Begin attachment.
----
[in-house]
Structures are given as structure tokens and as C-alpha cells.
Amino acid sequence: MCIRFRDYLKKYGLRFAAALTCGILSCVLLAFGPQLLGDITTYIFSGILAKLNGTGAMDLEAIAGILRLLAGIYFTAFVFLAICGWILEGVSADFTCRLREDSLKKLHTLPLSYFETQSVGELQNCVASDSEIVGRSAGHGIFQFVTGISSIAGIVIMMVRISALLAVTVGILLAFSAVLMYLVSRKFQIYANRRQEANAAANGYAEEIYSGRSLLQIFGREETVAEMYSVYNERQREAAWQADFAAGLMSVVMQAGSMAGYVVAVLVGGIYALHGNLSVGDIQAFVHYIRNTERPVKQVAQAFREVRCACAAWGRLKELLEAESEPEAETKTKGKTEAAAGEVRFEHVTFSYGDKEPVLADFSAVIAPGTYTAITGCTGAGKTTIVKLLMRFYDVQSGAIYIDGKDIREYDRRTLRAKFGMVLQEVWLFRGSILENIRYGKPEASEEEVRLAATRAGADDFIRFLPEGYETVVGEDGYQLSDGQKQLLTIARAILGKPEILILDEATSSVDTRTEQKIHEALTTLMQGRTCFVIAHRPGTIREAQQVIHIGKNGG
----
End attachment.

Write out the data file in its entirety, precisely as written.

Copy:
[in-house]
Structures are given as structure tokens and as C-alpha cells.
Amino acid sequence: MCIRFRDYLKKYGLRFAAALTCGILSCVLLAFGPQLLGDITTYIFSGILAKLNGTGAMDLEAIAGILRLLAGIYFTAFVFLAICGWILEGVSADFTCRLREDSLKKLHTLPLSYFETQSVGELQNCVASDSEIVGRSAGHGIFQFVTGISSIAGIVIMMVRISALLAVTVGILLAFSAVLMYLVSRKFQIYANRRQEANAAANGYAEEIYSGRSLLQIFGREETVAEMYSVYNERQREAAWQADFAAGLMSVVMQAGSMAGYVVAVLVGGIYALHGNLSVGDIQAFVHYIRNTERPVKQVAQAFREVRCACAAWGRLKELLEAESEPEAETKTKGKTEAAAGEVRFEHVTFSYGDKEPVLADFSAVIAPGTYTAITGCTGAGKTTIVKLLMRFYDVQSGAIYIDGKDIREYDRRTLRAKFGMVLQEVWLFRGSILENIRYGKPEASEEEVRLAATRAGADDFIRFLPEGYETVVGEDGYQLSDGQKQLLTIARAILGKPEILILDEATSSVDTRTEQKIHEALTTLMQGRTCFVIAHRPGTIREAQQVIHIGKNGG